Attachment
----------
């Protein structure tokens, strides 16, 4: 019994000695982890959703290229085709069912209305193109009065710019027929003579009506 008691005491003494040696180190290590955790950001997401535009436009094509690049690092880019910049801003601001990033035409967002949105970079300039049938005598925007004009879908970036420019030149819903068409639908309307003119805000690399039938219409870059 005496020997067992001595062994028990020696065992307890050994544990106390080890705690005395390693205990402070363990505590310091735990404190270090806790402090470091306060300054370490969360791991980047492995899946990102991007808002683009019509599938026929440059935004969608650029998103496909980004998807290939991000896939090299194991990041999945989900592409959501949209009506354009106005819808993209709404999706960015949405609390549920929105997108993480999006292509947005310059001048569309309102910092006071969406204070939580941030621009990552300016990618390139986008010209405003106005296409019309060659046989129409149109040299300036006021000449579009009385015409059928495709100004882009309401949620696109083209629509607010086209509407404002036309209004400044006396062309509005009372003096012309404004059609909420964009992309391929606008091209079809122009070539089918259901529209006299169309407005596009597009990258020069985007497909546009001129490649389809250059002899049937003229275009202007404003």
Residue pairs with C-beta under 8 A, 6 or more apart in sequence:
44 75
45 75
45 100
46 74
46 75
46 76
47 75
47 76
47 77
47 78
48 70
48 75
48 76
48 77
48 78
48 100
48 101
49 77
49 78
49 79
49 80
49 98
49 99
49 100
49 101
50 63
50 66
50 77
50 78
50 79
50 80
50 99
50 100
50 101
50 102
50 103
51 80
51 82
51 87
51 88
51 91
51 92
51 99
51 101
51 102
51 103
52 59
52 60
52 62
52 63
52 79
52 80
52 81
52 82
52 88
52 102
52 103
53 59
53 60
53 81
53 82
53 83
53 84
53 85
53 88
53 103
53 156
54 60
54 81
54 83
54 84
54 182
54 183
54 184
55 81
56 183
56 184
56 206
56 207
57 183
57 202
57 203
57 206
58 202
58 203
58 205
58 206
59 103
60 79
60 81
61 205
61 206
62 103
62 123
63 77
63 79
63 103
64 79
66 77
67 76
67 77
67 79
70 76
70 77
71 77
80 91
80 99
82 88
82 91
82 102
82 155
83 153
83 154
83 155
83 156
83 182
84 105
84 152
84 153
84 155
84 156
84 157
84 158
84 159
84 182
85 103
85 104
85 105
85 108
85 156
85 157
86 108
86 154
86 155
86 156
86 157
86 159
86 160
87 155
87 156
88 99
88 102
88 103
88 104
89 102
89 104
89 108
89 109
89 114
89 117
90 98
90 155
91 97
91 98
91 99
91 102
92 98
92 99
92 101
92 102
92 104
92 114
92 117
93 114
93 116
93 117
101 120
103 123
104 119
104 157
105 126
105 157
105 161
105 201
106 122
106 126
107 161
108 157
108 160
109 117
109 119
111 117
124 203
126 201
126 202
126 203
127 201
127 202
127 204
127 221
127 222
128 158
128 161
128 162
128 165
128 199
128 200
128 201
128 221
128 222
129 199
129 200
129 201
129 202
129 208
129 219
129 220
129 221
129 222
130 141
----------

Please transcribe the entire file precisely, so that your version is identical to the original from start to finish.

């Protein structure tokens, strides 16, 4: 019994000695982890959703290229085709069912209305193109009065710019027929003579009506 008691005491003494040696180190290590955790950001997401535009436009094509690049690092880019910049801003601001990033035409967002949105970079300039049938005598925007004009879908970036420019030149819903068409639908309307003119805000690399039938219409870059 005496020997067992001595062994028990020696065992307890050994544990106390080890705690005395390693205990402070363990505590310091735990404190270090806790402090470091306060300054370490969360791991980047492995899946990102991007808002683009019509599938026929440059935004969608650029998103496909980004998807290939991000896939090299194991990041999945989900592409959501949209009506354009106005819808993209709404999706960015949405609390549920929105997108993480999006292509947005310059001048569309309102910092006071969406204070939580941030621009990552300016990618390139986008010209405003106005296409019309060659046989129409149109040299300036006021000449579009009385015409059928495709100004882009309401949620696109083209629509607010086209509407404002036309209004400044006396062309509005009372003096012309404004059609909420964009992309391929606008091209079809122009070539089918259901529209006299169309407005596009597009990258020069985007497909546009001129490649389809250059002899049937003229275009202007404003």
Residue pairs with C-beta under 8 A, 6 or more apart in sequence:
44 75
45 75
45 100
46 74
46 75
46 76
47 75
47 76
47 77
47 78
48 70
48 75
48 76
48 77
48 78
48 100
48 101
49 77
49 78
49 79
49 80
49 98
49 99
49 100
49 101
50 63
50 66
50 77
50 78
50 79
50 80
50 99
50 100
50 101
50 102
50 103
51 80
51 82
51 87
51 88
51 91
51 92
51 99
51 101
51 102
51 103
52 59
52 60
52 62
52 63
52 79
52 80
52 81
52 82
52 88
52 102
52 103
53 59
53 60
53 81
53 82
53 83
53 84
53 85
53 88
53 103
53 156
54 60
54 81
54 83
54 84
54 182
54 183
54 184
55 81
56 183
56 184
56 206
56 207
57 183
57 202
57 203
57 206
58 202
58 203
58 205
58 206
59 103
60 79
60 81
61 205
61 206
62 103
62 123
63 77
63 79
63 103
64 79
66 77
67 76
67 77
67 79
70 76
70 77
71 77
80 91
80 99
82 88
82 91
82 102
82 155
83 153
83 154
83 155
83 156
83 182
84 105
84 152
84 153
84 155
84 156
84 157
84 158
84 159
84 182
85 103
85 104
85 105
85 108
85 156
85 157
86 108
86 154
86 155
86 156
86 157
86 159
86 160
87 155
87 156
88 99
88 102
88 103
88 104
89 102
89 104
89 108
89 109
89 114
89 117
90 98
90 155
91 97
91 98
91 99
91 102
92 98
92 99
92 101
92 102
92 104
92 114
92 117
93 114
93 116
93 117
101 120
103 123
104 119
104 157
105 126
105 157
105 161
105 201
106 122
106 126
107 161
108 157
108 160
109 117
109 119
111 117
124 203
126 201
126 202
126 203
127 201
127 202
127 204
127 221
127 222
128 158
128 161
128 162
128 165
128 199
128 200
128 201
128 221
128 222
129 199
129 200
129 201
129 202
129 208
129 219
129 220
129 221
129 222
130 141